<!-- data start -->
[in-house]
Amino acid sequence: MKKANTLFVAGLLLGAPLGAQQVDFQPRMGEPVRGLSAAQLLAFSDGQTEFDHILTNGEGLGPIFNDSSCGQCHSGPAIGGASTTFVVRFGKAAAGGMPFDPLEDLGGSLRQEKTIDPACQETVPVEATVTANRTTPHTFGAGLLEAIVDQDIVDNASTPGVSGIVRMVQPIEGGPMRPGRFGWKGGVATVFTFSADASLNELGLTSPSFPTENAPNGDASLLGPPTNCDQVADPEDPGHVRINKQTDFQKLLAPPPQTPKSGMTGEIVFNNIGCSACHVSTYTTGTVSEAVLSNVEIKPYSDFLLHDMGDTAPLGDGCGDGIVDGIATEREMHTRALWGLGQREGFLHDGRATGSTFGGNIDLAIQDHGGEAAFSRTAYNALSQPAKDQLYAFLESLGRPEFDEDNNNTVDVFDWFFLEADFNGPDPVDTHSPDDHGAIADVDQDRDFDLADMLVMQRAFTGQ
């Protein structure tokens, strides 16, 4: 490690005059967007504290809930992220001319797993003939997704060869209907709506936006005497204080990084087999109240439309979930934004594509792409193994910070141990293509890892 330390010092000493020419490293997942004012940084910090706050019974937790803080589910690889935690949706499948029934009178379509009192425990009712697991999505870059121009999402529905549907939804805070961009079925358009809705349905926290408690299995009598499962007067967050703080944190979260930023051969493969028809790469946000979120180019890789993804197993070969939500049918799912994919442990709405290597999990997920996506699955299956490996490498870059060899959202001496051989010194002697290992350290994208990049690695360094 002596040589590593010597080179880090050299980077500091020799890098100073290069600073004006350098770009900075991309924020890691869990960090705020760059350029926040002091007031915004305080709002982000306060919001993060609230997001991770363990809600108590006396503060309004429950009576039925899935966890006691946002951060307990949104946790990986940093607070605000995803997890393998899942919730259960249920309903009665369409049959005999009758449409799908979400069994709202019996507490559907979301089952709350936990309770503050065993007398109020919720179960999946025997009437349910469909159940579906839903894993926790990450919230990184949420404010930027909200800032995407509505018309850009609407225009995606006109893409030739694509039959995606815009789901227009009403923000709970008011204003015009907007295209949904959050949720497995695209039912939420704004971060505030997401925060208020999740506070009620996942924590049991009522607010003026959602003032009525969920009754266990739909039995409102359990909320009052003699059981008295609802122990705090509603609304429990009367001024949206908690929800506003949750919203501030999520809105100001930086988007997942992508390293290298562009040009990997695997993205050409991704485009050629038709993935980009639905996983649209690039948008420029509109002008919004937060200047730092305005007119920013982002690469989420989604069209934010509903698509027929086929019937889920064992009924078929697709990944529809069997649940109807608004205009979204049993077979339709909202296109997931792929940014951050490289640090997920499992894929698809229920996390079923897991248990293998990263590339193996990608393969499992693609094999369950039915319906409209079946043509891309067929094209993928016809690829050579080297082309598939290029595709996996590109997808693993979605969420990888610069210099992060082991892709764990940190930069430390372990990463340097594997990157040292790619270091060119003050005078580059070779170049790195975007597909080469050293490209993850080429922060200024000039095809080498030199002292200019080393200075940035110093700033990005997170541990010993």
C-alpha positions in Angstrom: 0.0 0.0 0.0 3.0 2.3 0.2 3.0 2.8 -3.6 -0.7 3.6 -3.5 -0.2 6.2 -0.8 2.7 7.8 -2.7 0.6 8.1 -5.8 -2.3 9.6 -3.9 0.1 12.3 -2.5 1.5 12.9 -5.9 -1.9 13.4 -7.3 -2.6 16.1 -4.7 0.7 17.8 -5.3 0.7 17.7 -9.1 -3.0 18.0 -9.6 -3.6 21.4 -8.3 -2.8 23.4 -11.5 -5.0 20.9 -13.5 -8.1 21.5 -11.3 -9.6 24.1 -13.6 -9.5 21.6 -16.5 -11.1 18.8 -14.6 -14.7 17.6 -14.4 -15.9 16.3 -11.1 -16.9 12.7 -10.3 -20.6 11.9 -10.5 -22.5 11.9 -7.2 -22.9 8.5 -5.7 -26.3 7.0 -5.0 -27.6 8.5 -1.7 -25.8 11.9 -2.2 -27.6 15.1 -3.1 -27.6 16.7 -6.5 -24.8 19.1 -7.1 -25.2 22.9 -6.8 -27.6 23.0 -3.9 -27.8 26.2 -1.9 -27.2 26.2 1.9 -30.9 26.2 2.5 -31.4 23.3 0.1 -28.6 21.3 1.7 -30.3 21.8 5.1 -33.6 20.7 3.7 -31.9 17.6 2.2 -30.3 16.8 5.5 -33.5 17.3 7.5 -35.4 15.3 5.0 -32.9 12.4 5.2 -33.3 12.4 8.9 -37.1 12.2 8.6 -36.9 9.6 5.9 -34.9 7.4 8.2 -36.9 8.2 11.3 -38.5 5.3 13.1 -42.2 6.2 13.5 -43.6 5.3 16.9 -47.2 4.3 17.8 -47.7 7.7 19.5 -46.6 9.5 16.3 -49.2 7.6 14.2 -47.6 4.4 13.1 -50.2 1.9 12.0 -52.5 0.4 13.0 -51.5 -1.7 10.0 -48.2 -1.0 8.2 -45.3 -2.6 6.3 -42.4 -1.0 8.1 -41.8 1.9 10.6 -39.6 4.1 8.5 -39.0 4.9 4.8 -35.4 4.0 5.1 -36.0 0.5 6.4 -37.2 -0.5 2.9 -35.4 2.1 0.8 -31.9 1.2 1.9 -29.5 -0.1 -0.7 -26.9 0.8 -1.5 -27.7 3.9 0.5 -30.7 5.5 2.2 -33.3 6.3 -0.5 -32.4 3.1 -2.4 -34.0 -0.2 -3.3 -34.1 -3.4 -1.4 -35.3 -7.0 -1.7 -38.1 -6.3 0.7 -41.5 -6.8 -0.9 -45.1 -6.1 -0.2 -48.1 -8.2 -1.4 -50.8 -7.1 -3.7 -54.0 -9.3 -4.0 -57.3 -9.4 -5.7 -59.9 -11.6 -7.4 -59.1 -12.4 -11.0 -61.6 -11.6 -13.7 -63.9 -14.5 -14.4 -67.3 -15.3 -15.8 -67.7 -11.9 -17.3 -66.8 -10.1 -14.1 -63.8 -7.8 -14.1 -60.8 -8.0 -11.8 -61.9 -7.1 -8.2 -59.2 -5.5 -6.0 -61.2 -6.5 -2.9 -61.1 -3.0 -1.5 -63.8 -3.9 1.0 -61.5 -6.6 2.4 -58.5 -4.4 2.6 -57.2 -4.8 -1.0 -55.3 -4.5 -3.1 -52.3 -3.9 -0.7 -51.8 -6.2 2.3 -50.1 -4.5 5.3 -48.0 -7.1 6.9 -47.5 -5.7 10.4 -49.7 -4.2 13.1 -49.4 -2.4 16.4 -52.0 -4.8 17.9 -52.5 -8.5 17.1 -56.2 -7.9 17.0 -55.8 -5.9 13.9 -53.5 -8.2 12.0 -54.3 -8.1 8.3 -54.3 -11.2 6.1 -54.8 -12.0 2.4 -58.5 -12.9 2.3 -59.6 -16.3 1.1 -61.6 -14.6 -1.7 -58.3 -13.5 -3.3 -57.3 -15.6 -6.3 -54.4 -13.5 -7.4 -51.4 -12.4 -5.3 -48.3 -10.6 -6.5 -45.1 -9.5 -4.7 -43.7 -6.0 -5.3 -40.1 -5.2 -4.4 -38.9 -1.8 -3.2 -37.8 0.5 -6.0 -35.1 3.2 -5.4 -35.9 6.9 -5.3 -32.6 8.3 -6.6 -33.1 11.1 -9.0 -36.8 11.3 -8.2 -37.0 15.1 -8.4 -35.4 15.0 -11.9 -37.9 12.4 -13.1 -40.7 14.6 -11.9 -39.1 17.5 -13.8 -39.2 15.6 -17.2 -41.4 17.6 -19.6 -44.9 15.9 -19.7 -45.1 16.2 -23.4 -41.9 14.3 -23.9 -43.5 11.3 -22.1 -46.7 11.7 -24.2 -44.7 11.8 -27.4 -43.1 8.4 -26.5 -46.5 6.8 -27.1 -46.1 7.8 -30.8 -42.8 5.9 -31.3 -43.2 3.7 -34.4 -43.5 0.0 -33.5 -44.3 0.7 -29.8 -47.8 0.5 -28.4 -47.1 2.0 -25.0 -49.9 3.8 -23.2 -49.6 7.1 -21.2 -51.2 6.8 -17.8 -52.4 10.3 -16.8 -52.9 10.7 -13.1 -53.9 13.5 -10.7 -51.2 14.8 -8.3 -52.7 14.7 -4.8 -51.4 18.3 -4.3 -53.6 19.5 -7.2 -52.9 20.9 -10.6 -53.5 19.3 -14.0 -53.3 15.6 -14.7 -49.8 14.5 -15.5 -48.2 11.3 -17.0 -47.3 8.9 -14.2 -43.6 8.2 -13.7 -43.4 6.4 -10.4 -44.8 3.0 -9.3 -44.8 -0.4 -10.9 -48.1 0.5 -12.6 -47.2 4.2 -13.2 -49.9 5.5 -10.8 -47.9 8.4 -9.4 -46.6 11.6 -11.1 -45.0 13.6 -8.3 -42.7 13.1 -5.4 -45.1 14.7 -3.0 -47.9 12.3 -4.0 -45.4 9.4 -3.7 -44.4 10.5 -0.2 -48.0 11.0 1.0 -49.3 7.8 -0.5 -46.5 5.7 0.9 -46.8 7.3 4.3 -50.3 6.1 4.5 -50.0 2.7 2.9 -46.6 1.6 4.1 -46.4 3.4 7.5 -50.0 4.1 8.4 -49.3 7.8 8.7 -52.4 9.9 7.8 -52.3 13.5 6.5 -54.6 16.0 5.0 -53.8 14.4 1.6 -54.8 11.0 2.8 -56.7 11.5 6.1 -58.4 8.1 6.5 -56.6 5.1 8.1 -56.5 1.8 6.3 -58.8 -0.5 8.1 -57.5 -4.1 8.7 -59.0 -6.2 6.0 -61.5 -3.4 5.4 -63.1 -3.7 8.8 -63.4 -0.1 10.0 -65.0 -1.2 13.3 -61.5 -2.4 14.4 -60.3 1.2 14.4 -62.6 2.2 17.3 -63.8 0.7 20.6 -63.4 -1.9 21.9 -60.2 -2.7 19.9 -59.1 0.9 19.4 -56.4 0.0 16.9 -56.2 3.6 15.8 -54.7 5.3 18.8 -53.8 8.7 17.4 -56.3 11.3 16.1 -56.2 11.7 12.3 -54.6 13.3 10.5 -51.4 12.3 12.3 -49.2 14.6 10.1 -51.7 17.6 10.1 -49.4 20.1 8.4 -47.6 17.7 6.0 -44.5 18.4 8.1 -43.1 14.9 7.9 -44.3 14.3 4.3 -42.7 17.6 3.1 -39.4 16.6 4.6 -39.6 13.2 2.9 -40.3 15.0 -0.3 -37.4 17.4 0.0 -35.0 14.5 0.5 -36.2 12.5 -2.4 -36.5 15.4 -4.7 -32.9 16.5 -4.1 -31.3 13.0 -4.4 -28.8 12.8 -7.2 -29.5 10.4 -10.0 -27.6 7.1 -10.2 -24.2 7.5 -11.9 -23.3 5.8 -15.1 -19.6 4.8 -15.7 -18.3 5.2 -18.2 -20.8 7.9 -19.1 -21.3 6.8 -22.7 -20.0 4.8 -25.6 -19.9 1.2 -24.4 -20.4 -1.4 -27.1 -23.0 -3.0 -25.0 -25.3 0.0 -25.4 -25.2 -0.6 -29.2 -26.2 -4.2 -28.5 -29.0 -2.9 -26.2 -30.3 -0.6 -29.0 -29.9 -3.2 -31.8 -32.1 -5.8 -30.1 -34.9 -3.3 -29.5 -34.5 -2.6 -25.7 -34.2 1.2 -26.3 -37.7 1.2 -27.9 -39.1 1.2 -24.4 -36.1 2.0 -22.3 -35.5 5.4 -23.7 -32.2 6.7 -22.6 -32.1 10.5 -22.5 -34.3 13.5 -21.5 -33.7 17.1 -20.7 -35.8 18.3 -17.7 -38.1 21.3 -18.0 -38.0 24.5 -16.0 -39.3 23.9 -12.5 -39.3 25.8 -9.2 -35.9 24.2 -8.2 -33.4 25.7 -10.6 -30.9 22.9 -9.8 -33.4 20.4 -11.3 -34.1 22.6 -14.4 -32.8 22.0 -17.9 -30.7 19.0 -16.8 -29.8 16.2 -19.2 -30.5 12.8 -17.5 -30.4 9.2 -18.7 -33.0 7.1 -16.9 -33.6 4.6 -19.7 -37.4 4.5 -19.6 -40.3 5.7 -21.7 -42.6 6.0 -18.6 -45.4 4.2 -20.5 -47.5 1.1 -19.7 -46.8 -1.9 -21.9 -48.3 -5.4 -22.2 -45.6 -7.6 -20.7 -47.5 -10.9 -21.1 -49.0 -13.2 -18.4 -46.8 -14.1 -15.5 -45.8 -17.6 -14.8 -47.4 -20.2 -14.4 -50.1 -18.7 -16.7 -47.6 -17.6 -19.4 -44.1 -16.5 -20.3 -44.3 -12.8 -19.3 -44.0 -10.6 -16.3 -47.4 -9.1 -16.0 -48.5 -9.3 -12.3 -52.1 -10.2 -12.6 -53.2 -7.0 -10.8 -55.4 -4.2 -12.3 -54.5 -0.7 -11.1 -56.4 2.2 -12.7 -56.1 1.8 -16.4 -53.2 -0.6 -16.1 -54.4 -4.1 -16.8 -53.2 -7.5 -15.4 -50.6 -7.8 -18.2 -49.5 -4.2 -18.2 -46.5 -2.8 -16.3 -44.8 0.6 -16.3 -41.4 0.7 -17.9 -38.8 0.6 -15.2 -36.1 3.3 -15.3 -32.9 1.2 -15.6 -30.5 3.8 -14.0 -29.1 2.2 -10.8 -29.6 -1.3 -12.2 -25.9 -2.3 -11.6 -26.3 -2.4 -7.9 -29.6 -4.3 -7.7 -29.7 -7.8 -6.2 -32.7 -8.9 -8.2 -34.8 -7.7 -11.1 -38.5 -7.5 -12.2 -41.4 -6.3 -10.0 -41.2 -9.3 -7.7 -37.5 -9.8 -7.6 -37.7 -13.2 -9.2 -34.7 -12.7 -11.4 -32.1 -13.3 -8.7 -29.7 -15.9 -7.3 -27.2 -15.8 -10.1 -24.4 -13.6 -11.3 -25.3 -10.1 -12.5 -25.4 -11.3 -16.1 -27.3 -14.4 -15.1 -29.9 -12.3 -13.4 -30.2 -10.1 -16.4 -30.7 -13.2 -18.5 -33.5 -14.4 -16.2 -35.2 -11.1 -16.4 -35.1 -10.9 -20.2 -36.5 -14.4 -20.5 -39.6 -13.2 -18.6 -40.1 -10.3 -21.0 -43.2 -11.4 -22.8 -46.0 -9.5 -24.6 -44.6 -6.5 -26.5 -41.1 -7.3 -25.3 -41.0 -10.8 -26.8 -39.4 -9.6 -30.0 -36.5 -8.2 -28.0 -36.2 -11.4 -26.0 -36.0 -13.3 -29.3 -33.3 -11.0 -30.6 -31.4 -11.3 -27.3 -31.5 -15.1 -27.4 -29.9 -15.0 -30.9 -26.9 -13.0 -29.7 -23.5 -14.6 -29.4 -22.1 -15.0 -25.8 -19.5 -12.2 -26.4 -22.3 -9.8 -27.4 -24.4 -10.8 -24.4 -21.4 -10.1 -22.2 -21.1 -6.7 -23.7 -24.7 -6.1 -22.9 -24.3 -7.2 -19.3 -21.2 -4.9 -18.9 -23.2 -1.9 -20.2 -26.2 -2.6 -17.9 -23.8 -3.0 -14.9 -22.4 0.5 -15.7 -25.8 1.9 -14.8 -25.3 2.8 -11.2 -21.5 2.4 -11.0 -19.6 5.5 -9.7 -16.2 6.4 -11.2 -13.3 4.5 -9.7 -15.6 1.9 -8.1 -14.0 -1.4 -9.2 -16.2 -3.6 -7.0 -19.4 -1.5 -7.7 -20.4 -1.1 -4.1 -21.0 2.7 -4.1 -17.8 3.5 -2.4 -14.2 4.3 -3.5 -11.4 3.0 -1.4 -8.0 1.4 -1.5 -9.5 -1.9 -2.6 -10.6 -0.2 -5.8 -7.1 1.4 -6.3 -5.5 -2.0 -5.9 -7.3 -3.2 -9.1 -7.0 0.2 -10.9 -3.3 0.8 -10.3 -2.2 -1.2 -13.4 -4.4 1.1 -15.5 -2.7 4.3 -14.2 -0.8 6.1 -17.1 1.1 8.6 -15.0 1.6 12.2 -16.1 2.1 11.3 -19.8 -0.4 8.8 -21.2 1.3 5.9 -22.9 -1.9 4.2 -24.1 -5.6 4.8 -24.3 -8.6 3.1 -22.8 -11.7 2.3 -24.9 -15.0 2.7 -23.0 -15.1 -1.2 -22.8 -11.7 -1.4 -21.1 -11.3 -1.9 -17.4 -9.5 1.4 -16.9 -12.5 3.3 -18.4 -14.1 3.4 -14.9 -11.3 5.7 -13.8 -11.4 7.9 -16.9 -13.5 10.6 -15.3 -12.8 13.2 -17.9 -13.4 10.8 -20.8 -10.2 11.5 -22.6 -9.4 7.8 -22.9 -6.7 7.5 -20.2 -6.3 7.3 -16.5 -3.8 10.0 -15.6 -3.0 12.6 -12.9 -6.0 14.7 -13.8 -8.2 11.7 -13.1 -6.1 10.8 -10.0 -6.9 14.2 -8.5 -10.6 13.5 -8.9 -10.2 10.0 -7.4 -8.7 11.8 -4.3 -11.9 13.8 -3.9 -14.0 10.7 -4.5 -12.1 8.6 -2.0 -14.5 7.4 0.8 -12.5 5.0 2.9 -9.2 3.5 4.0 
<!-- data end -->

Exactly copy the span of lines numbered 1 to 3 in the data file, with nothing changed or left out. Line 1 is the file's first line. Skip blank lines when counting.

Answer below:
[in-house]
Amino acid sequence: MKKANTLFVAGLLLGAPLGAQQVDFQPRMGEPVRGLSAAQLLAFSDGQTEFDHILTNGEGLGPIFNDSSCGQCHSGPAIGGASTTFVVRFGKAAAGGMPFDPLEDLGGSLRQEKTIDPACQETVPVEATVTANRTTPHTFGAGLLEAIVDQDIVDNASTPGVSGIVRMVQPIEGGPMRPGRFGWKGGVATVFTFSADASLNELGLTSPSFPTENAPNGDASLLGPPTNCDQVADPEDPGHVRINKQTDFQKLLAPPPQTPKSGMTGEIVFNNIGCSACHVSTYTTGTVSEAVLSNVEIKPYSDFLLHDMGDTAPLGDGCGDGIVDGIATEREMHTRALWGLGQREGFLHDGRATGSTFGGNIDLAIQDHGGEAAFSRTAYNALSQPAKDQLYAFLESLGRPEFDEDNNNTVDVFDWFFLEADFNGPDPVDTHSPDDHGAIADVDQDRDFDLADMLVMQRAFTGQ
């Protein structure tokens, strides 16, 4: 490690005059967007504290809930992220001319797993003939997704060869209907709506936006005497204080990084087999109240439309979930934004594509792409193994910070141990293509890892 330390010092000493020419490293997942004012940084910090706050019974937790803080589910690889935690949706499948029934009178379509009192425990009712697991999505870059121009999402529905549907939804805070961009079925358009809705349905926290408690299995009598499962007067967050703080944190979260930023051969493969028809790469946000979120180019890789993804197993070969939500049918799912994919442990709405290597999990997920996506699955299956490996490498870059060899959202001496051989010194002697290992350290994208990049690695360094 002596040589590593010597080179880090050299980077500091020799890098100073290069600073004006350098770009900075991309924020890691869990960090705020760059350029926040002091007031915004305080709002982000306060919001993060609230997001991770363990809600108590006396503060309004429950009576039925899935966890006691946002951060307990949104946790990986940093607070605000995803997890393998899942919730259960249920309903009665369409049959005999009758449409799908979400069994709202019996507490559907979301089952709350936990309770503050065993007398109020919720179960999946025997009437349910469909159940579906839903894993926790990450919230990184949420404010930027909200800032995407509505018309850009609407225009995606006109893409030739694509039959995606815009789901227009009403923000709970008011204003015009907007295209949904959050949720497995695209039912939420704004971060505030997401925060208020999740506070009620996942924590049991009522607010003026959602003032009525969920009754266990739909039995409102359990909320009052003699059981008295609802122990705090509603609304429990009367001024949206908690929800506003949750919203501030999520809105100001930086988007997942992508390293290298562009040009990997695997993205050409991704485009050629038709993935980009639905996983649209690039948008420029509109002008919004937060200047730092305005007119920013982002690469989420989604069209934010509903698509027929086929019937889920064992009924078929697709990944529809069997649940109807608004205009979204049993077979339709909202296109997931792929940014951050490289640090997920499992894929698809229920996390079923897991248990293998990263590339193996990608393969499992693609094999369950039915319906409209079946043509891309067929094209993928016809690829050579080297082309598939290029595709996996590109997808693993979605969420990888610069210099992060082991892709764990940190930069430390372990990463340097594997990157040292790619270091060119003050005078580059070779170049790195975007597909080469050293490209993850080429922060200024000039095809080498030199002292200019080393200075940035110093700033990005997170541990010993």